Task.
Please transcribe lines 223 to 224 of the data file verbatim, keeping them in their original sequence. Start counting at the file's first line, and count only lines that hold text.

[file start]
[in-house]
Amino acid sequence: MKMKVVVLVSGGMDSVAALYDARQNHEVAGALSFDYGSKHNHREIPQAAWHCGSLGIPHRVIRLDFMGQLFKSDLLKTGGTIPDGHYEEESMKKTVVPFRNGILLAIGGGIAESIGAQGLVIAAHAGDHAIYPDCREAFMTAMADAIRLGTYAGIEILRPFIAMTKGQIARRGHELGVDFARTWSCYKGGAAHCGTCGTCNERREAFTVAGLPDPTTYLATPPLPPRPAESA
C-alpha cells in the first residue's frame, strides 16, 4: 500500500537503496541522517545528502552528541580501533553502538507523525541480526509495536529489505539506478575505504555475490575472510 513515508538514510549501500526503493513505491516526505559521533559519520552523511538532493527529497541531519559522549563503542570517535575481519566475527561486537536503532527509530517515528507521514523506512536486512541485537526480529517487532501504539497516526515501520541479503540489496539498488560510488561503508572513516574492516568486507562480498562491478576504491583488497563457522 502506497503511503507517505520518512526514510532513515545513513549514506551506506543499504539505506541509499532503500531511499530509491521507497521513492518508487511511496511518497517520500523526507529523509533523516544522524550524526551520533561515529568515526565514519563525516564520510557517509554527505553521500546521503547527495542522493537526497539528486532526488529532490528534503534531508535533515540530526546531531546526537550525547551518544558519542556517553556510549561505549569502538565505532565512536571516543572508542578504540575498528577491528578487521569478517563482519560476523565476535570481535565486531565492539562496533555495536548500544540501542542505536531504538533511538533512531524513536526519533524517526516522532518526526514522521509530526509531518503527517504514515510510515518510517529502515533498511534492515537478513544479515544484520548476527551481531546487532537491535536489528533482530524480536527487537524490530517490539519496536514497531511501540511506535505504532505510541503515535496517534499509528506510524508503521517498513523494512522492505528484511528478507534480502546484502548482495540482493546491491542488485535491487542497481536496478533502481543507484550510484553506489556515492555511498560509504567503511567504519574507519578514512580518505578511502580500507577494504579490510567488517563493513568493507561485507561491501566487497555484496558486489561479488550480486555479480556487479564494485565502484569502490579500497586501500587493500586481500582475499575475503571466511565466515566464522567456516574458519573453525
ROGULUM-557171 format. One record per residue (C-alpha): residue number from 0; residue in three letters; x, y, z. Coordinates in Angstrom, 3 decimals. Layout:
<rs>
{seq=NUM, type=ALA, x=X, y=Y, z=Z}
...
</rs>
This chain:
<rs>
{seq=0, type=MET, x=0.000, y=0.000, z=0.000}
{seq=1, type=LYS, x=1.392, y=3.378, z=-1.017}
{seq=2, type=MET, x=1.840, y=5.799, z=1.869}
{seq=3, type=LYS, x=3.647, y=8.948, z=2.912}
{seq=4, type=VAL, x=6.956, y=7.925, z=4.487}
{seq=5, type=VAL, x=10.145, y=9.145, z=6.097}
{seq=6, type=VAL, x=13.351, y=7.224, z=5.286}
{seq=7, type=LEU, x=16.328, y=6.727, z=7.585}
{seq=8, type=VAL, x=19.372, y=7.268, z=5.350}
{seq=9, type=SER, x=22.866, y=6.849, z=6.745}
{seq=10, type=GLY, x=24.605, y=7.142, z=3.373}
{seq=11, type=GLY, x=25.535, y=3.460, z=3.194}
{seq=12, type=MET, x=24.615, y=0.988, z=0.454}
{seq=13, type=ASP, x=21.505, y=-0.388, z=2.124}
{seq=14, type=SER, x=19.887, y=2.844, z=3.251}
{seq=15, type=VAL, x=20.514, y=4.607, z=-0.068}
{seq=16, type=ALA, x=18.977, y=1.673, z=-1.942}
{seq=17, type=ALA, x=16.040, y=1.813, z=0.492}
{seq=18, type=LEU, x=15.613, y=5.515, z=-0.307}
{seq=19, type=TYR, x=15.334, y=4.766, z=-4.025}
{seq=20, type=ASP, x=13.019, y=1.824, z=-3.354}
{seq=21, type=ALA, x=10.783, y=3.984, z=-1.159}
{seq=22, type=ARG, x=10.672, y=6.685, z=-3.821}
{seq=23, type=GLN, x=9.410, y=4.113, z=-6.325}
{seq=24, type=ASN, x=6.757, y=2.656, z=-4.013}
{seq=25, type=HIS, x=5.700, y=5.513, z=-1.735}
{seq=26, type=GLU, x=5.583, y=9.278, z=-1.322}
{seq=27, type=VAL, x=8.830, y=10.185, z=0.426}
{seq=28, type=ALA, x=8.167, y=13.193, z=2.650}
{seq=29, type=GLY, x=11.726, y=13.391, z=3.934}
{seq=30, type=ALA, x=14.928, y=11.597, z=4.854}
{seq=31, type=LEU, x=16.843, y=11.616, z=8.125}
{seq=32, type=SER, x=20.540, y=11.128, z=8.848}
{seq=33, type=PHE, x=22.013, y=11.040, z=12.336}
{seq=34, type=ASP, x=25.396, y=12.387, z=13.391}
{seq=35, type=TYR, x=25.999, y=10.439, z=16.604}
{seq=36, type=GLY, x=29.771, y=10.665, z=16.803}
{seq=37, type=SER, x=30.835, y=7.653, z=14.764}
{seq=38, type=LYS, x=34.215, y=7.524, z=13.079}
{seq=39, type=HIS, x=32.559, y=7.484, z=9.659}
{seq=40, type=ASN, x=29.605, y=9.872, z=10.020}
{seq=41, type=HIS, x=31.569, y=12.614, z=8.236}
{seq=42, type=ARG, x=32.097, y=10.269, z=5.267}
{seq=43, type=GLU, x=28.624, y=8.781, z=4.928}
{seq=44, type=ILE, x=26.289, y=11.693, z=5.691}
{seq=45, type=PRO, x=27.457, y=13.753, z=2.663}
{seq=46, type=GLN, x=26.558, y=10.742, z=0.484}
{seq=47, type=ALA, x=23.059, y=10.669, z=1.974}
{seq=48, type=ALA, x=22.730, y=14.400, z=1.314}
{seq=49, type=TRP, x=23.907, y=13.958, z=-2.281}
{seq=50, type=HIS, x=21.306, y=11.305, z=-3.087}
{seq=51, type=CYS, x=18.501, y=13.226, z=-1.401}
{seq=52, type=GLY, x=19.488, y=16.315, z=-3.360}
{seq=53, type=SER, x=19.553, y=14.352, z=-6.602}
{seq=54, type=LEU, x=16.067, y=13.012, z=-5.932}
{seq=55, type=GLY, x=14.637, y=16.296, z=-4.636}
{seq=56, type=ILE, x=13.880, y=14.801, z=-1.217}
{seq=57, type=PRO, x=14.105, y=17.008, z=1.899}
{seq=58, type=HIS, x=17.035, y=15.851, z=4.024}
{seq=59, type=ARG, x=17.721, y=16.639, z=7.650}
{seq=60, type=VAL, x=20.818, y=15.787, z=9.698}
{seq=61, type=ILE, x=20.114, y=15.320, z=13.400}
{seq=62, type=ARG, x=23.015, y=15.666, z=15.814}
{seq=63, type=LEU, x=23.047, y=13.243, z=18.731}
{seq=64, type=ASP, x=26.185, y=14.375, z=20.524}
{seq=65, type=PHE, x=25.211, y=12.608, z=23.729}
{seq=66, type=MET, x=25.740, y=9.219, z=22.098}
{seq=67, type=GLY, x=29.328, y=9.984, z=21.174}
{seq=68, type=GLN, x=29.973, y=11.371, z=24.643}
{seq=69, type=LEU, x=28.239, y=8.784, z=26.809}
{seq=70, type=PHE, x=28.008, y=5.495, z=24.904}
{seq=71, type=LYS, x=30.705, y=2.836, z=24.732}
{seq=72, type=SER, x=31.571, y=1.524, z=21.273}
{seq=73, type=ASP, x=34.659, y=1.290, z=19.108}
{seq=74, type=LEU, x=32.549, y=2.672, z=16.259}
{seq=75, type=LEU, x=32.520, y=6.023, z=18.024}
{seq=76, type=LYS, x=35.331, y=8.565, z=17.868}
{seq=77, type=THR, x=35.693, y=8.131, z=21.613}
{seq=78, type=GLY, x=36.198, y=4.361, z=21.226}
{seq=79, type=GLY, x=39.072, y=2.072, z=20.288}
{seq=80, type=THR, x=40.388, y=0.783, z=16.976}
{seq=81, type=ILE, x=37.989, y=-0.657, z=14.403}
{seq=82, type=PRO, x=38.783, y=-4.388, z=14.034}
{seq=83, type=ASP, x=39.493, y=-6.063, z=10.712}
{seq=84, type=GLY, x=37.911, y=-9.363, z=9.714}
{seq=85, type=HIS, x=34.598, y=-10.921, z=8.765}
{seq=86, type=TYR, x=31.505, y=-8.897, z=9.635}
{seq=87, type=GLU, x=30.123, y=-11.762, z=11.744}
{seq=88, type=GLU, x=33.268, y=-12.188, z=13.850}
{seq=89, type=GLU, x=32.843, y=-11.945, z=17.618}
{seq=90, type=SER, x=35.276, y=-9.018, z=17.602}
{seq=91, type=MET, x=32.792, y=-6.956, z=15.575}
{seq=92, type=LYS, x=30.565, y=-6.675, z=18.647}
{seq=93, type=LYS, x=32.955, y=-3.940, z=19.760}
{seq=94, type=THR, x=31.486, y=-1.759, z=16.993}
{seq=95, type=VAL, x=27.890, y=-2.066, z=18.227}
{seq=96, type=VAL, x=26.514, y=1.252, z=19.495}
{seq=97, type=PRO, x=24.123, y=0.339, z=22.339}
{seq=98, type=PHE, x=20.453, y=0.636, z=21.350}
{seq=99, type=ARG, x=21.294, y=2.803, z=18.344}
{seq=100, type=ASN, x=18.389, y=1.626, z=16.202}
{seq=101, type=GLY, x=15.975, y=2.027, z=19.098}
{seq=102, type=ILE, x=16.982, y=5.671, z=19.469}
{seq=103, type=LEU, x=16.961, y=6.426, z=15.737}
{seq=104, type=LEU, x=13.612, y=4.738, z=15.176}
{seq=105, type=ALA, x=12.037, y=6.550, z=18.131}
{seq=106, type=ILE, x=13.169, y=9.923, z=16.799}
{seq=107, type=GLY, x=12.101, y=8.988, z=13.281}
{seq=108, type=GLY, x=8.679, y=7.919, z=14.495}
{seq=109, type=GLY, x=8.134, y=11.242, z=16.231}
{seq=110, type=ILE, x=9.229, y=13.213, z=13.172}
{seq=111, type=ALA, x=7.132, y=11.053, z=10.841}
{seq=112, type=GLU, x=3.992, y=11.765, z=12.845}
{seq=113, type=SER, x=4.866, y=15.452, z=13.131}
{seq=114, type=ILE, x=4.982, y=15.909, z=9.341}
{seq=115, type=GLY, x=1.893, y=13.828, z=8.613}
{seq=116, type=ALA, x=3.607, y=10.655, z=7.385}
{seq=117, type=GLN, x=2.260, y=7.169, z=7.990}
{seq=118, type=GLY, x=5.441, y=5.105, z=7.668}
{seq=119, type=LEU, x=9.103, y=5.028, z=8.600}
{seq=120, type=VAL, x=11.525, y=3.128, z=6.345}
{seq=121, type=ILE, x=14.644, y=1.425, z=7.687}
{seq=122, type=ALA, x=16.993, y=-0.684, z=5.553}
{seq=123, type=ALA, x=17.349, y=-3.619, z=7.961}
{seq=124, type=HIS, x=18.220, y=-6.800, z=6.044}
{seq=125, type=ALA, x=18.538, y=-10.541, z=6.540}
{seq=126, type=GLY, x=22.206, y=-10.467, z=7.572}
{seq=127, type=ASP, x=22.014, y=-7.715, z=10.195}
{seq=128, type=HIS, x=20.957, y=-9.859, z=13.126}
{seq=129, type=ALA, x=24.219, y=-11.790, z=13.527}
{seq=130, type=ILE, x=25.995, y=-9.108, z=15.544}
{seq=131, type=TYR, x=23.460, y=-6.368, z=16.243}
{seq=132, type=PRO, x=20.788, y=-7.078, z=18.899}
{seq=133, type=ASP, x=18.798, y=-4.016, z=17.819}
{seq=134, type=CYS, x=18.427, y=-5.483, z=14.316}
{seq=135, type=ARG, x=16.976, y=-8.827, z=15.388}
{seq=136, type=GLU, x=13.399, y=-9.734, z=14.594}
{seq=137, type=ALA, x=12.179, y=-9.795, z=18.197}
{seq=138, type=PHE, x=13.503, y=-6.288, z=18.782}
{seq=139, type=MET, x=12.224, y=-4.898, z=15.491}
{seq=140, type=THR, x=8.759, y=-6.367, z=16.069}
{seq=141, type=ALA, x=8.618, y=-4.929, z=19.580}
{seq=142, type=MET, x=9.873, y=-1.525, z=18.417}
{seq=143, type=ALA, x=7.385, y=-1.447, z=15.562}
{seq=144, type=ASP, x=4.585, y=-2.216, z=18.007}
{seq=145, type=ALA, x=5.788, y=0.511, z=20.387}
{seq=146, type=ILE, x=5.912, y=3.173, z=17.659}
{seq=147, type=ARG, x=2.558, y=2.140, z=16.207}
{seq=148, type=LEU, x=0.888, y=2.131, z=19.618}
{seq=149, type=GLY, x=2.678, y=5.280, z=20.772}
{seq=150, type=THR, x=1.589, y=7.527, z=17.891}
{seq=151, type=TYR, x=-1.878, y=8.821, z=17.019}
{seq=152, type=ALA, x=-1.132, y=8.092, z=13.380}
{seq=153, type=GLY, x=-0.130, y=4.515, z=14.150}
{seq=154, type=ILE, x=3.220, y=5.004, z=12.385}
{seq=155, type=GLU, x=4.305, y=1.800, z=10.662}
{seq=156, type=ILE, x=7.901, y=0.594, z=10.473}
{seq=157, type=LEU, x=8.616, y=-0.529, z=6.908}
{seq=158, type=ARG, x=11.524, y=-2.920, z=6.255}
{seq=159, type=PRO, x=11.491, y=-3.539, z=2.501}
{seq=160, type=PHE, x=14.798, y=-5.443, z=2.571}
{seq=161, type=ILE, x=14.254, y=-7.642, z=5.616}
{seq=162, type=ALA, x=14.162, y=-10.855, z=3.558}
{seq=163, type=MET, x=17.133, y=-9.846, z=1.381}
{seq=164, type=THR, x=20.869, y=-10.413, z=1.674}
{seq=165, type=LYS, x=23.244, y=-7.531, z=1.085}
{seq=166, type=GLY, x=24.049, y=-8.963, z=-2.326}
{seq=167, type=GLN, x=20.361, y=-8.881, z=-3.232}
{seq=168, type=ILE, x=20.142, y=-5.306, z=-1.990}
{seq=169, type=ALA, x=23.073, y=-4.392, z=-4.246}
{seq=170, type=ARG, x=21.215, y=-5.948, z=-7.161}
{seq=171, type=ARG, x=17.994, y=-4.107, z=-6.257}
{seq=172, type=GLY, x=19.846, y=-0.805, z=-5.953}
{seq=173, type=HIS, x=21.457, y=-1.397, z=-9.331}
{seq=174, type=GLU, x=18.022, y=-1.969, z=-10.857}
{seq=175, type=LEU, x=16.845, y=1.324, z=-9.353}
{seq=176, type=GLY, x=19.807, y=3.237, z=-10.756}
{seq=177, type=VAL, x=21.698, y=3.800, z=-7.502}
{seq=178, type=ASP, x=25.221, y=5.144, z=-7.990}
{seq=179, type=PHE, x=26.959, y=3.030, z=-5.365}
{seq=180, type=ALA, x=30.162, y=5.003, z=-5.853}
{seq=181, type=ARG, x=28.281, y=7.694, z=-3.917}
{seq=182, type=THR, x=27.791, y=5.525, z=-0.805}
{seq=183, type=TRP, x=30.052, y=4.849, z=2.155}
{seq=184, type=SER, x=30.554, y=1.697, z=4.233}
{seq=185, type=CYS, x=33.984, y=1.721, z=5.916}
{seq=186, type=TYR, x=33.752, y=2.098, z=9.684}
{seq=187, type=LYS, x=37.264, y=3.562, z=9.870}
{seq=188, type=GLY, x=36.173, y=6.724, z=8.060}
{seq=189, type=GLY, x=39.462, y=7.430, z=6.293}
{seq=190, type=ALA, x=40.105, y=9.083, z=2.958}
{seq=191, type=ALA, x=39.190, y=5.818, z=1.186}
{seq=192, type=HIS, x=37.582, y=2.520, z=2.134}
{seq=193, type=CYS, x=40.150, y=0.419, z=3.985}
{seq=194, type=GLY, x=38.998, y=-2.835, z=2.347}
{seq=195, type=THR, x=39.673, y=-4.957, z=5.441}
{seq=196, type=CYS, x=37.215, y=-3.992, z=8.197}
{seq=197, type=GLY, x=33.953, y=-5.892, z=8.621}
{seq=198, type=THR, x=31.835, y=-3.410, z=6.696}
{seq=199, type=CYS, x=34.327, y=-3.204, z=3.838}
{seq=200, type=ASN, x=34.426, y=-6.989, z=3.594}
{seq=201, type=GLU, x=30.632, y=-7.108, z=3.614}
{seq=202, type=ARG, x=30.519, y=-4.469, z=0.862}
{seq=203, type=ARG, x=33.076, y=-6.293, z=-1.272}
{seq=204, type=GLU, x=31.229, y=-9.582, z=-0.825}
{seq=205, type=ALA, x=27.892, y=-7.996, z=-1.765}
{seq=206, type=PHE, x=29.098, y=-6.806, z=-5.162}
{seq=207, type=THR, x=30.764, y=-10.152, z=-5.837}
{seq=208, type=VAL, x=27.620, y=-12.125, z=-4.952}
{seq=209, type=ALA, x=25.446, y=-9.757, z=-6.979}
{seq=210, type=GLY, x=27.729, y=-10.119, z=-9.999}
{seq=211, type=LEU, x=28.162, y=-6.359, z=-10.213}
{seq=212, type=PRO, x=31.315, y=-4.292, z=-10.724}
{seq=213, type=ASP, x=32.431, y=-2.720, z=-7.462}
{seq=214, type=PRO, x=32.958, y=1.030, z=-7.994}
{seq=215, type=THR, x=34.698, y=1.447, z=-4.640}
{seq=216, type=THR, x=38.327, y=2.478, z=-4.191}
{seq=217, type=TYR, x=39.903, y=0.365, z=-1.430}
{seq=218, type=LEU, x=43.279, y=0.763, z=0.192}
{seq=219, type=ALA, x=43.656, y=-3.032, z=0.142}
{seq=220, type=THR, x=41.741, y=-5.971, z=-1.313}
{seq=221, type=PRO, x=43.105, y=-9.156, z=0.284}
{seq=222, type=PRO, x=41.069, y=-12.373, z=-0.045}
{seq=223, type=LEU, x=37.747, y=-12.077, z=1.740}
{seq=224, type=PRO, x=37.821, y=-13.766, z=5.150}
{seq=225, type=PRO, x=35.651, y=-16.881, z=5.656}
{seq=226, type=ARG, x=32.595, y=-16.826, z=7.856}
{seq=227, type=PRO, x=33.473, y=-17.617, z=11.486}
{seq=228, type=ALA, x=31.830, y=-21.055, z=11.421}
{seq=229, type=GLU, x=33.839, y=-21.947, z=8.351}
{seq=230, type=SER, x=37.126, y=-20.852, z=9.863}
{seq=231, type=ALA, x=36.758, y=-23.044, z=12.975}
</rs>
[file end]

{seq=212, type=PRO, x=31.315, y=-4.292, z=-10.724}
{seq=213, type=ASP, x=32.431, y=-2.720, z=-7.462}